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An initiative to strengthen legislatures for good governance

Health for all – Learning from the World


Of all the forms of inequality, injustice in healthcare is the most shocking and inhumane.”

– Dr. Martin Luther King, Jr.


India today, is the world’s third largest economy in terms of its GDP (PPP) and has the potential to grow even larger in a more equitable and inclusive setting. It possesses a sophisticated arsenal of interventions, technologies and knowledge required to provide healthcare to its people. Yet the gaps in health outcomes continue to widen. As the never-ending debate regarding the perfect healthcare model for the country rolls on, there emerges a need to learn from healthcare facilities around the world.


Britain, with a National Health Service (NHS) is the forbearer of socialized medicine in the developed world; this means that in addition to paying for health insurance of all citizens, the government also pays doctors and runs hospitals. British citizens pay taxes, which the NHS allocates to providers. When a citizen shows up for an appointment, all services that he or she receives are paid for, with the exception of prescription of drugs.


Brazil has made rapid progress towards universal coverage of health through its national health system, the Sistema Único de Saúde (SUS). An important innovation in the system has been the development, adaptation, and rapid scaling up of a community-based approach to providing primary healthcare. Perhaps the most important FHS (Family Health Strategy) component is the extensive and effective use of community health agents. Each agent is assigned households in a defined catchment area. Agents visit each household within their area at least once per month, and collect individual and household data. During each visit, they draw information from household members why they missed an appointment, check whether prescriptions have been filled and whether patients have been taking their medications regularly and identify potential warning signs of violence, neglect or drug abuse, among other problems. Community health agents also actively look for risk factors and symptoms of common chronic ailments, thus bridging the primary healthcare with public health efforts.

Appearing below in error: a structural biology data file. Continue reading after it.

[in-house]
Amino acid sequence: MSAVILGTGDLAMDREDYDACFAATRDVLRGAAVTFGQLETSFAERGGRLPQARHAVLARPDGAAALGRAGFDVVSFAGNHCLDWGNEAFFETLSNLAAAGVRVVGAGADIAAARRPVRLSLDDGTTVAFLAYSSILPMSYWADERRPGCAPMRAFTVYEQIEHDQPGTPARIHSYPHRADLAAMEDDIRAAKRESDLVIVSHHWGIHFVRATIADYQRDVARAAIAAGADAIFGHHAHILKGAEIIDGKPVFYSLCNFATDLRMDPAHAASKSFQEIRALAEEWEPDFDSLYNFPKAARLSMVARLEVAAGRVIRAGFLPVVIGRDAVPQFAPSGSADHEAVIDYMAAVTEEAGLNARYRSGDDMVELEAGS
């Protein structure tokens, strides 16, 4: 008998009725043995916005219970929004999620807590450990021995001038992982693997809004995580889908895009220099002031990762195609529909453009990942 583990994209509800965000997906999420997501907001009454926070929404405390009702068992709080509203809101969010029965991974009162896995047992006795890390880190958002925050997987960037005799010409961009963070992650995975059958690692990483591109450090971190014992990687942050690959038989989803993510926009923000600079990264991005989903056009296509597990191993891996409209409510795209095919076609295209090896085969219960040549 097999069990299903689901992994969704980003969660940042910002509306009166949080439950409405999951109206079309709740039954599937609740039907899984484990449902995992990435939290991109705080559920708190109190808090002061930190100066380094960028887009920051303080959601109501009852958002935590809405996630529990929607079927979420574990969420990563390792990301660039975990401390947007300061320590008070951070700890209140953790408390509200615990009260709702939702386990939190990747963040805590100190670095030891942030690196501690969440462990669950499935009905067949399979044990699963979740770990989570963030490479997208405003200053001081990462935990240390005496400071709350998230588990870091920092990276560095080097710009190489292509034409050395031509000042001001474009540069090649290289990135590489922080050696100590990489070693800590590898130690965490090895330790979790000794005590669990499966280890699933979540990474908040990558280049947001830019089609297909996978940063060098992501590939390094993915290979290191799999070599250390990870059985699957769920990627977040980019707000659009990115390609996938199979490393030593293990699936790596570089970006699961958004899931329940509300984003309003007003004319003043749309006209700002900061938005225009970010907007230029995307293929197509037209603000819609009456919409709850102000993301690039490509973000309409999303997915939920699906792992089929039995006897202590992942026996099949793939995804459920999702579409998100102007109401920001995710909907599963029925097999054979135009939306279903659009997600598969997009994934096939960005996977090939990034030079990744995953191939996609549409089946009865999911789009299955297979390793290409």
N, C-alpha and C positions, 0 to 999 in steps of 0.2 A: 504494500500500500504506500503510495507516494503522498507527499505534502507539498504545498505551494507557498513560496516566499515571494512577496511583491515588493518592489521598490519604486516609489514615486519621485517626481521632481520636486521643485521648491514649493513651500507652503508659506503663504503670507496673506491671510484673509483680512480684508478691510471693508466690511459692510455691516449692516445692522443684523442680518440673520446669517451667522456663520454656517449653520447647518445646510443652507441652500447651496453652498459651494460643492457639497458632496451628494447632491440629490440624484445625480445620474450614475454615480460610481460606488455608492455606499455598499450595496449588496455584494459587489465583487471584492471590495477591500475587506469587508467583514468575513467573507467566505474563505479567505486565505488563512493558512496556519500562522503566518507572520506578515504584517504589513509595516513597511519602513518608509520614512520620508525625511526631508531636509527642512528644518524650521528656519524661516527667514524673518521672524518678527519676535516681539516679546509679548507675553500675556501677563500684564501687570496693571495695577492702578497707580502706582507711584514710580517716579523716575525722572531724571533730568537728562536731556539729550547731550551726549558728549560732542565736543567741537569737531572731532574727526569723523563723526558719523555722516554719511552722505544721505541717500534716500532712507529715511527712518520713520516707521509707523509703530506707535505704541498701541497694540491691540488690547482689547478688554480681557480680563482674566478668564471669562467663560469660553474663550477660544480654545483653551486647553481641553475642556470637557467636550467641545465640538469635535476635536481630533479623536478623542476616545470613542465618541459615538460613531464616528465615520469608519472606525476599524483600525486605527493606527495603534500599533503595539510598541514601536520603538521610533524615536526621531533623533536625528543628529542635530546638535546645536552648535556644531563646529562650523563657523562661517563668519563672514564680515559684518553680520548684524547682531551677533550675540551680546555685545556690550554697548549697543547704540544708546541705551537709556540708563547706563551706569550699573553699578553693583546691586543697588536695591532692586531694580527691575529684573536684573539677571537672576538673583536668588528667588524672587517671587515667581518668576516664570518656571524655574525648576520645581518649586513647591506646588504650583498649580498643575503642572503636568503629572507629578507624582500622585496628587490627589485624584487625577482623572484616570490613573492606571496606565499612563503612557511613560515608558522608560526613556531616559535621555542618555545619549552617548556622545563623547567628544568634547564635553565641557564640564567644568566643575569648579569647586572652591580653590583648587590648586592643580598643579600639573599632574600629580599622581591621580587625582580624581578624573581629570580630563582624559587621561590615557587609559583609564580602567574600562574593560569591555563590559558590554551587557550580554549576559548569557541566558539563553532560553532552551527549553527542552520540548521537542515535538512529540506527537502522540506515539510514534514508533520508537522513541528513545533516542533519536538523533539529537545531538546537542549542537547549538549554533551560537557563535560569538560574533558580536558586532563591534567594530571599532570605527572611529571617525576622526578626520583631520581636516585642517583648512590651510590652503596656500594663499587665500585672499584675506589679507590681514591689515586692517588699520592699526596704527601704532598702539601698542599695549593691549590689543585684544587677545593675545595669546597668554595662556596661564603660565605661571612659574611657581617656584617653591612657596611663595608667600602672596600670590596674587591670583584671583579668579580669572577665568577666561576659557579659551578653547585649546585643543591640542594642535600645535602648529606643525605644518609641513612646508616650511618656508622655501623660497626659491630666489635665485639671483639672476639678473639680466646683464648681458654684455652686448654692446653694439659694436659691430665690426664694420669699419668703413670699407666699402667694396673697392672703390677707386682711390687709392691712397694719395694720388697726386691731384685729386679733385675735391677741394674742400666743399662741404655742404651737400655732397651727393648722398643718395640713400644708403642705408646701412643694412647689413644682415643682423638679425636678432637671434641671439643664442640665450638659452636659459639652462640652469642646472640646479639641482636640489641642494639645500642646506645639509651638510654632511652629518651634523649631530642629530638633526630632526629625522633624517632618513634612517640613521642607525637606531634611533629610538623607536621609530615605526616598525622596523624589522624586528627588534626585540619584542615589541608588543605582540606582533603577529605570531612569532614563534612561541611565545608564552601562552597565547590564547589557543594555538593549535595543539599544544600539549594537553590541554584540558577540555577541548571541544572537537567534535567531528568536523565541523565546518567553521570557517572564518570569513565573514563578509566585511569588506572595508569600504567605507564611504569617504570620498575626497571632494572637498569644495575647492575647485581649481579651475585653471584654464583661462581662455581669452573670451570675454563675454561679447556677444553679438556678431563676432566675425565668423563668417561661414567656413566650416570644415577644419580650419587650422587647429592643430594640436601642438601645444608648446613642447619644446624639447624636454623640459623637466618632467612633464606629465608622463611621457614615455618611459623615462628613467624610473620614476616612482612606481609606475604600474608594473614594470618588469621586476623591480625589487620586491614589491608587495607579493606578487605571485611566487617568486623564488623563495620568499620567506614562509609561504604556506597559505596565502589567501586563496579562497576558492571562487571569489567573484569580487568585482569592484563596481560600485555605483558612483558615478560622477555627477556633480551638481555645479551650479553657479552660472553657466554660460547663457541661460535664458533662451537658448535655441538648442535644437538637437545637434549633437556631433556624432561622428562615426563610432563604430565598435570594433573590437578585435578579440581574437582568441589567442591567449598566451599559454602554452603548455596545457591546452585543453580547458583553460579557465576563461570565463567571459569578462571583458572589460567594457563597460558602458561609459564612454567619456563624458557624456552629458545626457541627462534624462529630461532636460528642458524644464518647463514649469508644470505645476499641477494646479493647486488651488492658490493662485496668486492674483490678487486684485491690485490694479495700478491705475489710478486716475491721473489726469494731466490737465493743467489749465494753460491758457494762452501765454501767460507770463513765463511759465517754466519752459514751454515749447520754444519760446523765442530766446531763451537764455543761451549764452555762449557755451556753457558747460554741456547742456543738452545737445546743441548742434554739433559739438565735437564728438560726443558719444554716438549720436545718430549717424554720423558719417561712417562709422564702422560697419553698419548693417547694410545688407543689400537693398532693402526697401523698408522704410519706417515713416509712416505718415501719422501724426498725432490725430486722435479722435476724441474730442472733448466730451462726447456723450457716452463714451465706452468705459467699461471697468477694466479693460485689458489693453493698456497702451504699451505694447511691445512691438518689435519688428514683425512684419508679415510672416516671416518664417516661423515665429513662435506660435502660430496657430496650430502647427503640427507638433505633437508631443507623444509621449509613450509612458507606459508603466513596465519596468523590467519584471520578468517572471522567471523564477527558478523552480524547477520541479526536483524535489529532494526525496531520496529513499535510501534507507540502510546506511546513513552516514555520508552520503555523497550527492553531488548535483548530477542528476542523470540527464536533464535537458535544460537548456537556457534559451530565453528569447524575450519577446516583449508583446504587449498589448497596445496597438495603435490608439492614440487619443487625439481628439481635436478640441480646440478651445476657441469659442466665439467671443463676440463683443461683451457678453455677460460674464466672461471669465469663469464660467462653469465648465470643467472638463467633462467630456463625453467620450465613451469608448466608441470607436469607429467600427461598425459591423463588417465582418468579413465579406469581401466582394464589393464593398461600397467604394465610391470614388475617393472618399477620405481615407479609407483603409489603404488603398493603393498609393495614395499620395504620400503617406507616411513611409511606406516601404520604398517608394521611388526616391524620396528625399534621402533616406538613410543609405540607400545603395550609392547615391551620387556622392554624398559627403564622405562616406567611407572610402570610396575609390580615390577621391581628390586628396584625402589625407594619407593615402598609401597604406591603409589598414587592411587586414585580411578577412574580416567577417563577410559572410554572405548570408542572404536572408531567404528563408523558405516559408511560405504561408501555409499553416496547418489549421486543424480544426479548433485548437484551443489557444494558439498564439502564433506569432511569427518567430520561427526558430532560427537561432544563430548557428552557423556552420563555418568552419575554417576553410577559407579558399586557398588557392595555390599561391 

One new model known as “Shared Administration”, being adopted in several municipalities, represents a joint venture between the municipal government and healthcare professionals. Healthcare professionals including physicians, nurses, and other health professionals are to be organized into cooperatives or Basic Health Units (UBS) to take responsibility for the care of the population. UBSs are autonomous health management units that determine the providers they use, the personnel they hire, and the cost-control mechanisms they adopt.


In the U.S., healthcare facilities are largely owned and operated by separate private sector business houses which in a way has raised the cost of healthcare for the general masses. However, federal, state, county, and city governments also own certain facilities. Recent reforms in the healthcare model in the form of “Obamacare” make health services accessible through a universal insurance, more affordable and without discrimination on any ground and provide healthcare for all.


India as the world’s largest democracy spends a meagre 1% of its GDP on health according to a World Bank report, which is far less than other countries. Despite rapid economic growth over the past two decades, union governments have failed to invest generously in health.

 

% of GDP spend on Health, World Bank (2011-2015)

U.K.

U.S.A

Brazil

Canada

India

7.6%

8.1%

4.7%

7.6%

1.3%

 

India, therefore, needs a comprehensive health policy with the contribution of joint efforts by the governments, community participation, private partners, NGOs, individual citizens with reforms at all levels of governance and the use of simple yet innovative information and technology in realising our objective of Universal Health, as enshrined in Article 47 of our Constitution.


(This article was originally published in the IMPF Newsletter, Winter Session Issue: Nov-Dec 2015)


Dr. Anand Sharma

Public Health Researcher

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